2. Compose | The survey provided a TON of great data to work with. Almost too much, actually, so the Compose step became the hardest for us. In order to bring it all together, we blocked out a 90 minute workshop with the intention of drafting our purpose statement. (Pro-Tip: consider using a virtual conference system like BlueJeans or Adobe Connect if you have team members in different locations.)

During this workshop, the goal is to create a first draft. It’s important not to get caught up in wordsmithing quite yet — just aim to capture the essence of why the team exists.

Though each of us had reviewed the full survey responses individually in advance of the workshop, we started our session by calling out what we loved that others had written. This part was awesome. We started whiteboarding out big ideas, but that didn’t quite work with two team members sitting in Dublin. We quickly shifted to a Google Doc and took 10 minutes of quiet time for each of us to write out sentence fragments we liked based on what we had read.

Here’s what our shared doc looked like:

Learning + Org Development in draft mode composing our purpose statement

As you can see, it started with a brain dump of all of our individual ideas, then we spent time as a team stitching together words and phrases that resonated, and playing with the order of the words.

We really wanted our purpose to be both inspirational AND aspirational (and perhaps a tad provocative!).

3. Share | Getting from the brain dump of great ideas down to our final words was HARD. My team went back and forth in our Compose Workshop, and the exercise trickled into several of our subsequent weekly team meetings, each of us voicing why we liked and didn’t like certain words. This part of the process was about getting more and more comfortable with the direction our purpose was starting to take.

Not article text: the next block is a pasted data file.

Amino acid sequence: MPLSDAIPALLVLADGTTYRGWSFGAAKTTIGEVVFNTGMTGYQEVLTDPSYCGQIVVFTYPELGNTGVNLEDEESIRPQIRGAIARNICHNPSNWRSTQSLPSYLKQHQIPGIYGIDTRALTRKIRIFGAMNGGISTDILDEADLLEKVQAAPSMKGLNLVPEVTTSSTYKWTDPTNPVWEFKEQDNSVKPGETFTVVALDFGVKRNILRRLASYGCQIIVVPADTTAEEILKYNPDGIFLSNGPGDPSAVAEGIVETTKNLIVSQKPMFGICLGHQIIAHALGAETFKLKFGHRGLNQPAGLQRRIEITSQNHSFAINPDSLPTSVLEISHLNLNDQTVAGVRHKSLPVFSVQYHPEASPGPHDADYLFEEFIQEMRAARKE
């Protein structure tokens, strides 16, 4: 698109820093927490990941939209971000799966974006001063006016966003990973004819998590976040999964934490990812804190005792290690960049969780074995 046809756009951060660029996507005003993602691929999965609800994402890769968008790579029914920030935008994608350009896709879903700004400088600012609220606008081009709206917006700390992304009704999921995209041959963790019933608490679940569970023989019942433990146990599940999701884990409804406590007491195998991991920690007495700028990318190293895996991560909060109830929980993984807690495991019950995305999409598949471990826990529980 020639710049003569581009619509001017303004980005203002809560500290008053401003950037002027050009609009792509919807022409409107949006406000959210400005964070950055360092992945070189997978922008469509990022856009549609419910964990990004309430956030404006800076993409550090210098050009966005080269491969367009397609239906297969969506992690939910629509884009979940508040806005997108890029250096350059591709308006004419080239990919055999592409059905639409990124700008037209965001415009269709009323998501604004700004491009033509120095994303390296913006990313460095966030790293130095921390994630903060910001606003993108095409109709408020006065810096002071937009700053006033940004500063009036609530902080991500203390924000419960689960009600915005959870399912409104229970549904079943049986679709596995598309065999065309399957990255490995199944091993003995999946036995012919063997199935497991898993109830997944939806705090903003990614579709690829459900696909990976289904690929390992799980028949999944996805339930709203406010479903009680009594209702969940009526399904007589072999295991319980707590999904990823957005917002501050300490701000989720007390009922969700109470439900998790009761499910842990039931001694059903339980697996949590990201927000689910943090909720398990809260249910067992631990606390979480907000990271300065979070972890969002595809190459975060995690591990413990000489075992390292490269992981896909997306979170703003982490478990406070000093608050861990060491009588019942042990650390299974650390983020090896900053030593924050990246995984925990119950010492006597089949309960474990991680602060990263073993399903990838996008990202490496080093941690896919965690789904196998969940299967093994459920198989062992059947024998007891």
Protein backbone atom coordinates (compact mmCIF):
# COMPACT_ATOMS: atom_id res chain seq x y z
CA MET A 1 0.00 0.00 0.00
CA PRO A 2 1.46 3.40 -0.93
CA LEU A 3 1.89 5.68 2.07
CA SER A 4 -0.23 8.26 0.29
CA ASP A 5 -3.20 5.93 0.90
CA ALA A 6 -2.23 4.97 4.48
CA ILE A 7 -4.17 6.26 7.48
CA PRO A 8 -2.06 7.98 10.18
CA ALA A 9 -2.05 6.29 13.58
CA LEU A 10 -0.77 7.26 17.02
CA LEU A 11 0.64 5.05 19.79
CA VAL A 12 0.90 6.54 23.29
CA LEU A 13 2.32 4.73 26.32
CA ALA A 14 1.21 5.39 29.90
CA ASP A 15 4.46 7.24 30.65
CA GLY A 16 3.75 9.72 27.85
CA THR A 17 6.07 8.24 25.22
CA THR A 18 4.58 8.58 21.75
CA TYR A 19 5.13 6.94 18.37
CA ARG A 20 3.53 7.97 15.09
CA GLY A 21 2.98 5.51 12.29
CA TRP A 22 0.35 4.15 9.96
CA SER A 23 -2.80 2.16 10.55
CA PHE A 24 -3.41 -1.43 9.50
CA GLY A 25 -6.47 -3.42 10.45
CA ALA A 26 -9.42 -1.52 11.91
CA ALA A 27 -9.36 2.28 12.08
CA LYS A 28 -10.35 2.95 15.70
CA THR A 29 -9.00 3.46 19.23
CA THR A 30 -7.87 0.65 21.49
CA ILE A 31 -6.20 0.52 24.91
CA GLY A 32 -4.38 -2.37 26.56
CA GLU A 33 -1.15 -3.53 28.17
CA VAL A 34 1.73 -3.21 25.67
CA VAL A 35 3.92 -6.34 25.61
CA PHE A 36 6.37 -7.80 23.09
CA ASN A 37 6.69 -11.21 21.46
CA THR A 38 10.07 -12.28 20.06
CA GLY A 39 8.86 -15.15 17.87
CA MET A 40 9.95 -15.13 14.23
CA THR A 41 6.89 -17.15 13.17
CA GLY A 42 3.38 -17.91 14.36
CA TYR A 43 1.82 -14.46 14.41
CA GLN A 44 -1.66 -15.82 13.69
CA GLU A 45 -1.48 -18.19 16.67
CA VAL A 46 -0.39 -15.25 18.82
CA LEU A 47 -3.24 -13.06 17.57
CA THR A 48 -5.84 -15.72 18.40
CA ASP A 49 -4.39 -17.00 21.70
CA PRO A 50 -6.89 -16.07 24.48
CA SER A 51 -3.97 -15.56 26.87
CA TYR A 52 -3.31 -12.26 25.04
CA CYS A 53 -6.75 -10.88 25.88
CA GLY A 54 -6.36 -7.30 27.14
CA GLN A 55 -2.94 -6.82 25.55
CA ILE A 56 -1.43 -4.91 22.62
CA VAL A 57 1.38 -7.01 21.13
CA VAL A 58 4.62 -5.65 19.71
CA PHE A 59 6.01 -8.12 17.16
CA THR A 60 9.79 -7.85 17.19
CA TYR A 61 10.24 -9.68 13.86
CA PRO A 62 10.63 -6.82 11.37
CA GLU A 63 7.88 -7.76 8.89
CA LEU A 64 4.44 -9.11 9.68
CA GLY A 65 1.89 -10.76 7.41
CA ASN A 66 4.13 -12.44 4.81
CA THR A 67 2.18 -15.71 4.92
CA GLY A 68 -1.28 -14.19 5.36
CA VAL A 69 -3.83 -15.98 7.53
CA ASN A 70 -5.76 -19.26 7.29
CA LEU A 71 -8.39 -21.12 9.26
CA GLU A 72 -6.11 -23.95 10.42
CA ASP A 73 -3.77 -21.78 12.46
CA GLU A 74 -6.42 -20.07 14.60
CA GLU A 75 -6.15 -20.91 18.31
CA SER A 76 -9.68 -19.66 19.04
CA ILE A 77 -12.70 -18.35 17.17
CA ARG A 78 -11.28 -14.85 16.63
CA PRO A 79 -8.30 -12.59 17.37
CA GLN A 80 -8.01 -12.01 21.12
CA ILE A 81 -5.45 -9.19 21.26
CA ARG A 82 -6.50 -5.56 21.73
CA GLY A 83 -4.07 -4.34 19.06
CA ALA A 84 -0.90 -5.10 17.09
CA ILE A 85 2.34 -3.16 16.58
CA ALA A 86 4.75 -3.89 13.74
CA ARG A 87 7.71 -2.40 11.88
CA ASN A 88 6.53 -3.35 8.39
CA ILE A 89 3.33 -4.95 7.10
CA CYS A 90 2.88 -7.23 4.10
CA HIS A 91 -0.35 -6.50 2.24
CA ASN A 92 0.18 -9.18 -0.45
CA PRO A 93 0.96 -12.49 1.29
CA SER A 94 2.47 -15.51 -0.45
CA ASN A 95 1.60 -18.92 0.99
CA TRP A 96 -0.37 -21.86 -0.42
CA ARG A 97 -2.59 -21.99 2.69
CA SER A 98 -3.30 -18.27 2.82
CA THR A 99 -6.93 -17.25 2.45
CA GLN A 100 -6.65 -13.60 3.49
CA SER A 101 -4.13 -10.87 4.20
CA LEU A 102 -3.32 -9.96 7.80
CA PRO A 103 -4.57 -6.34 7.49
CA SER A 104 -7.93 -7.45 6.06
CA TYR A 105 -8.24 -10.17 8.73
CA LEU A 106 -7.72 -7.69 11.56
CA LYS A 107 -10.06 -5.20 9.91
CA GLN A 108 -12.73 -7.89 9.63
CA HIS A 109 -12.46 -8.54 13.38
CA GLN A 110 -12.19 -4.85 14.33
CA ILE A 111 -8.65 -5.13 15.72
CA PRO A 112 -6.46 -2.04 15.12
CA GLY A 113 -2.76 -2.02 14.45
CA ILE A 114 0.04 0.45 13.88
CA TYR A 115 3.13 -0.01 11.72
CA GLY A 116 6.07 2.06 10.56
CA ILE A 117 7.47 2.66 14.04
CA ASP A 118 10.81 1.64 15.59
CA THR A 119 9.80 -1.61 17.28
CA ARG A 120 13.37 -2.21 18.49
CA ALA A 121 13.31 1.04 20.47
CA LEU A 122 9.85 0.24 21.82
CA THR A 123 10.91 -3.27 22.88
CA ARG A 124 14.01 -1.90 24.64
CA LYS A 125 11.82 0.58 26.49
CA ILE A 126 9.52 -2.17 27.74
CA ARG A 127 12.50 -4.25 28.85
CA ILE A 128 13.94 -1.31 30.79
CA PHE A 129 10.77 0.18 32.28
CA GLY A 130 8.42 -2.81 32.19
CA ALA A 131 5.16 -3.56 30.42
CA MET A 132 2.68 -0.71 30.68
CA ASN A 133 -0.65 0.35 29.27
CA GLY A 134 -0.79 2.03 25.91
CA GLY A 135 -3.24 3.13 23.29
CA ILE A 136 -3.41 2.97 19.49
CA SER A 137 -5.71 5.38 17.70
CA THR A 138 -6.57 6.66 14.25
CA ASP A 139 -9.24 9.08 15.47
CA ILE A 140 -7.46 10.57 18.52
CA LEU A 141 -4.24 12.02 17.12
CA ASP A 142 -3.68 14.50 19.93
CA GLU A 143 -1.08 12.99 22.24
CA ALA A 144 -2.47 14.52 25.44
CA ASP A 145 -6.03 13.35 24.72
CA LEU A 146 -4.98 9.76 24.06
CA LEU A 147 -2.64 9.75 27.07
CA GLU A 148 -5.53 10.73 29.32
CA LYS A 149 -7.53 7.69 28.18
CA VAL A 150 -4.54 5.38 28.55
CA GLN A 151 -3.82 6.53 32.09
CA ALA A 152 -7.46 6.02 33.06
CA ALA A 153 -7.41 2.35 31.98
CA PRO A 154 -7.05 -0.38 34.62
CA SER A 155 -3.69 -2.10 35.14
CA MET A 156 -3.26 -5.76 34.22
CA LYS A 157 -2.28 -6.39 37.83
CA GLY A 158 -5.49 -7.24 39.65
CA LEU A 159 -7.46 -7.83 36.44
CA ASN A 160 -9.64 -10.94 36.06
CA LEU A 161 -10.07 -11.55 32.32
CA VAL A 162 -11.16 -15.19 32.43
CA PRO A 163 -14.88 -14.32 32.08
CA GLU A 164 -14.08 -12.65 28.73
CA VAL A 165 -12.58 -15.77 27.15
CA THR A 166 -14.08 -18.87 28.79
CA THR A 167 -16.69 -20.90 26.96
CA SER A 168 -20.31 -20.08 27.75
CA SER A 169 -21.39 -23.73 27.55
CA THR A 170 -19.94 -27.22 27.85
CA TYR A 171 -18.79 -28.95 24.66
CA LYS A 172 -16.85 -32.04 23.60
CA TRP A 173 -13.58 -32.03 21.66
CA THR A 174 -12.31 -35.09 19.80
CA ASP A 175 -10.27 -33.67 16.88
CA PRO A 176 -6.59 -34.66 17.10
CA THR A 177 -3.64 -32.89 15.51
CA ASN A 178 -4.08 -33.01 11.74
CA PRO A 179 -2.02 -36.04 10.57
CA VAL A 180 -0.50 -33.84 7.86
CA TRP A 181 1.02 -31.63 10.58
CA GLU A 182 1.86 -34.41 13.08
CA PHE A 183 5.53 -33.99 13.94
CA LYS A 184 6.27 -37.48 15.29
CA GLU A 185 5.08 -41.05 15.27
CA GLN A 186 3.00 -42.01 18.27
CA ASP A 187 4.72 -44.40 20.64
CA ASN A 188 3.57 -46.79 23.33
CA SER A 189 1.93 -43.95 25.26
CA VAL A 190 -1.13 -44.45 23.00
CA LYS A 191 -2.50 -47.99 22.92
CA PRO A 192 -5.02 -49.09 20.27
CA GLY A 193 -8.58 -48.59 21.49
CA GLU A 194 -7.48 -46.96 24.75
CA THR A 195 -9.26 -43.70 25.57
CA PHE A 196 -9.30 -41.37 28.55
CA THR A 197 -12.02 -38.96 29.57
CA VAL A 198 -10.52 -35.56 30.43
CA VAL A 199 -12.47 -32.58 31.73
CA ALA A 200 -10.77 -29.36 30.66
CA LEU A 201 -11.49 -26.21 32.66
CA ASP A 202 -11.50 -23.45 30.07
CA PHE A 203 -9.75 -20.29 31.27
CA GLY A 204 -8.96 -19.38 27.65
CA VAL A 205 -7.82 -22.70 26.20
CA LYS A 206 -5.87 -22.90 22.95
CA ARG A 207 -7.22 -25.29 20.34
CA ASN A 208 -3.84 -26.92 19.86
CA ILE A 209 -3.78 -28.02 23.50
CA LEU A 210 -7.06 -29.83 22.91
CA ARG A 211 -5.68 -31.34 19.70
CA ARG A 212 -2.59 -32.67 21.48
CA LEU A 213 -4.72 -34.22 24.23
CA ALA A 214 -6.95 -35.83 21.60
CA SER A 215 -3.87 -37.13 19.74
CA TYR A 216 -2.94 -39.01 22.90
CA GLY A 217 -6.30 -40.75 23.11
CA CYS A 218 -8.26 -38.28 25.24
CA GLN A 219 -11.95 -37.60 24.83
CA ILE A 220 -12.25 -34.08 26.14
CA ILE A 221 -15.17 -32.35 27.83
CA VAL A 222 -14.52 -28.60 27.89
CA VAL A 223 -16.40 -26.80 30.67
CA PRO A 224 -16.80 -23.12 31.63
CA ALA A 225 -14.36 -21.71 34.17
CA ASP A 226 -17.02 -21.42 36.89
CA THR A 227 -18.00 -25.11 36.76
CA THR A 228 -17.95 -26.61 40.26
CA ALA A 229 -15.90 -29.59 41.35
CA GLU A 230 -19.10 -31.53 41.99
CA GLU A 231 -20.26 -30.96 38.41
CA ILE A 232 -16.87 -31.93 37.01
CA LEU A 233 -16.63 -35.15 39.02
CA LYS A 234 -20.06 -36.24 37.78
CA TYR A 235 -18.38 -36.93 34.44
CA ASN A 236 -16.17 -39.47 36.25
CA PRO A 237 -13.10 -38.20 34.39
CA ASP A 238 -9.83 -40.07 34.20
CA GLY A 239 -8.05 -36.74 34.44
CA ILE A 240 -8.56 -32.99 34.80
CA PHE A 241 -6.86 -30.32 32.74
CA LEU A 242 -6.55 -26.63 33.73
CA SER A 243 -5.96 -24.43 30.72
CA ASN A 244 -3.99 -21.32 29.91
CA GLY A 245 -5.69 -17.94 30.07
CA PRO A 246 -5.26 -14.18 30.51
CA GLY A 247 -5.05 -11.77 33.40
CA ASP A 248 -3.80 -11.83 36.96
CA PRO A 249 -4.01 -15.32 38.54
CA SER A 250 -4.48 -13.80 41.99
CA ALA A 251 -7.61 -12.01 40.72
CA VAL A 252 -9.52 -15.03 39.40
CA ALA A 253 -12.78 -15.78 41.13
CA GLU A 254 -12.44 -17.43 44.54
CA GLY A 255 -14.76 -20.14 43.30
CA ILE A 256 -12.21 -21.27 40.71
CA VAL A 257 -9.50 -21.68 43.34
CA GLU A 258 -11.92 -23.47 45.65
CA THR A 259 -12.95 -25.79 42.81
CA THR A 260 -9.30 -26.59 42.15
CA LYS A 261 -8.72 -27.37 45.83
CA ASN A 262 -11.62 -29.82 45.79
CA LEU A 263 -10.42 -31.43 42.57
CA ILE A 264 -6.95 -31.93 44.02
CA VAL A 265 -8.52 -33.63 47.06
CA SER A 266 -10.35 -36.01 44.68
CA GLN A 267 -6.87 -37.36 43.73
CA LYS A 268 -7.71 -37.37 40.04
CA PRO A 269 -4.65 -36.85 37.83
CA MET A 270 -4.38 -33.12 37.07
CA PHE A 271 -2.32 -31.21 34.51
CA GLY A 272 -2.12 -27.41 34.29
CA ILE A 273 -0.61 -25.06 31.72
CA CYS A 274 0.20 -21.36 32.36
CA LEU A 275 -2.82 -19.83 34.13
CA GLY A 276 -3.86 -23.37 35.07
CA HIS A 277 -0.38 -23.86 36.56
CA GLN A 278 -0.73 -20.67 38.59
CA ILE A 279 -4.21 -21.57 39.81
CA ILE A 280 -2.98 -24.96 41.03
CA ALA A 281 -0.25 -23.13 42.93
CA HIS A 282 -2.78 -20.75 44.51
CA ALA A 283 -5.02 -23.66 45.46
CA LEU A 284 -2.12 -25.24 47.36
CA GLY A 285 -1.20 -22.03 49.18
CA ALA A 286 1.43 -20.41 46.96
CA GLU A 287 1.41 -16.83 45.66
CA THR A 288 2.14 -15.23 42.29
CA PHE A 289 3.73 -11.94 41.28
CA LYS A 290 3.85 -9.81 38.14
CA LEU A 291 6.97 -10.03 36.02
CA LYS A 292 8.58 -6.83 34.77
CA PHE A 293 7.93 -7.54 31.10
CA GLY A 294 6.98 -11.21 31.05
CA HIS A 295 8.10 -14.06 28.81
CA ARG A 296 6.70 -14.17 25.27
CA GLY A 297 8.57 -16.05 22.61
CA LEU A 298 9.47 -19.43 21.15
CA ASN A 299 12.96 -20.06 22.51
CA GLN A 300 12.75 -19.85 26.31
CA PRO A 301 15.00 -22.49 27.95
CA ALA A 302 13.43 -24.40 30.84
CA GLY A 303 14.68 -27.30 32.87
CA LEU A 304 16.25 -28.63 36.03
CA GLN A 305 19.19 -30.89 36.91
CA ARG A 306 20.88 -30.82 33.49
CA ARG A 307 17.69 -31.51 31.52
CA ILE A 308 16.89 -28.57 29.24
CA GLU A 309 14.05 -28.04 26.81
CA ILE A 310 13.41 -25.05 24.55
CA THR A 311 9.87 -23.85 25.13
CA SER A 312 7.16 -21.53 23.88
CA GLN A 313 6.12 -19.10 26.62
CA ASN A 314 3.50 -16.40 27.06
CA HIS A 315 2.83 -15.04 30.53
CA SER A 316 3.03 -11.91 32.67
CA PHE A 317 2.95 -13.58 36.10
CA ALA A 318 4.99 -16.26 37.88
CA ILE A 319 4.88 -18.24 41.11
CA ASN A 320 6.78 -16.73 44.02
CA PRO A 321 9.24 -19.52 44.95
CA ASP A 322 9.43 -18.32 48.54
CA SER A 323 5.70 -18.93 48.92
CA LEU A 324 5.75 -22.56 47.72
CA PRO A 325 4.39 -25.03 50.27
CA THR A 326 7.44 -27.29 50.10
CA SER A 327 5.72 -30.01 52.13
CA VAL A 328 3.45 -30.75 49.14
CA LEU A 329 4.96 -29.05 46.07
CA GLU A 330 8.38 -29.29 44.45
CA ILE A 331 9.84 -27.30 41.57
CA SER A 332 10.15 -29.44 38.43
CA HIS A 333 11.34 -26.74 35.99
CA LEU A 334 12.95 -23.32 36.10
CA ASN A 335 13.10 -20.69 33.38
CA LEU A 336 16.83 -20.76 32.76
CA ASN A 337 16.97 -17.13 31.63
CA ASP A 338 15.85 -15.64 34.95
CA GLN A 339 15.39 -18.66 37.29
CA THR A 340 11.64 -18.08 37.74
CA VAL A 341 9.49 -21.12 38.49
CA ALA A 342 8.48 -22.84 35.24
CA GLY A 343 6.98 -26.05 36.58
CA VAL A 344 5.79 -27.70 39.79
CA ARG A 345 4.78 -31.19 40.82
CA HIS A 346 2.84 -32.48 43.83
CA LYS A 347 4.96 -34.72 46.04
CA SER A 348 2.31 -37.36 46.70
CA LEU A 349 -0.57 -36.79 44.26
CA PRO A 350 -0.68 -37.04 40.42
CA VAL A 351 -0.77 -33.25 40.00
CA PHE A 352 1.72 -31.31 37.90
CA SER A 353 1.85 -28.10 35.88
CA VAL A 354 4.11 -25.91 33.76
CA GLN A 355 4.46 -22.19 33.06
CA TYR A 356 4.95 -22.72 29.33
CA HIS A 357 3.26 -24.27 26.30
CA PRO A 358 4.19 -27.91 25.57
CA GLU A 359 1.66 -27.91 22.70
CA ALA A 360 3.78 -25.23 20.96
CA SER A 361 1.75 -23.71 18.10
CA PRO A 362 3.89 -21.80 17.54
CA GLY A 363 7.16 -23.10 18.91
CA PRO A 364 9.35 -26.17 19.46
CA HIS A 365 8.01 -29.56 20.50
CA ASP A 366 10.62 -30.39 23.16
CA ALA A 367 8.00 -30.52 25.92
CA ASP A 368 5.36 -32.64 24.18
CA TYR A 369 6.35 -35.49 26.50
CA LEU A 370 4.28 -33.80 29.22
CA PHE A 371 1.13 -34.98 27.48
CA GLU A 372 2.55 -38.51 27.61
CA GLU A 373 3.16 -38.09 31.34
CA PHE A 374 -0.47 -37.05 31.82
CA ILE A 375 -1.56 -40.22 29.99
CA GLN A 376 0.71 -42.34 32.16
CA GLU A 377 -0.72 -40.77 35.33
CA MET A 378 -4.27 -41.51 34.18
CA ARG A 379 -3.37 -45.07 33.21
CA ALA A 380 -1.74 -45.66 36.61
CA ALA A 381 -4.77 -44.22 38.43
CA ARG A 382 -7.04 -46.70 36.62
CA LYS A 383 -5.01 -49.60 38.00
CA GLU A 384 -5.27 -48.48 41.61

After a week, we pulled the trigger and called it final in order to focus on other priorities.

I tweeted it to make it official:

Learning + Org Development Purpose:
Setting Twitter up for success. Setting tweeps up for life.
Designing opportunities to grow + learn everyday.
here [at Twitter].
& in the world.

While it took the team awhile to compose our purpose (and me awhile to fully own it), I’m inspired by what we came up with and am excited that we have a place to anchor future work.

We’re in the process of using this purpose statement to help clarify the work we take on as a team, and which projects we don’t. It’s something we’re also sharing across the organization to help other teams compose their purpose statements.


What’s your team’s purpose? The new year is a great time to get clear on your purpose.

Let’s learn together. Tweet me @nikilustig with #teampurpose


PS: While writing this article, I was approached by Delivering Happiness to be the first feature in their “Culture Champion” podcast series. Check out the Delivering Happiness podcast and follow-up article, Can Higher Purpose Help Your Team Survive and Thrive?! via the Greater Good Science Center.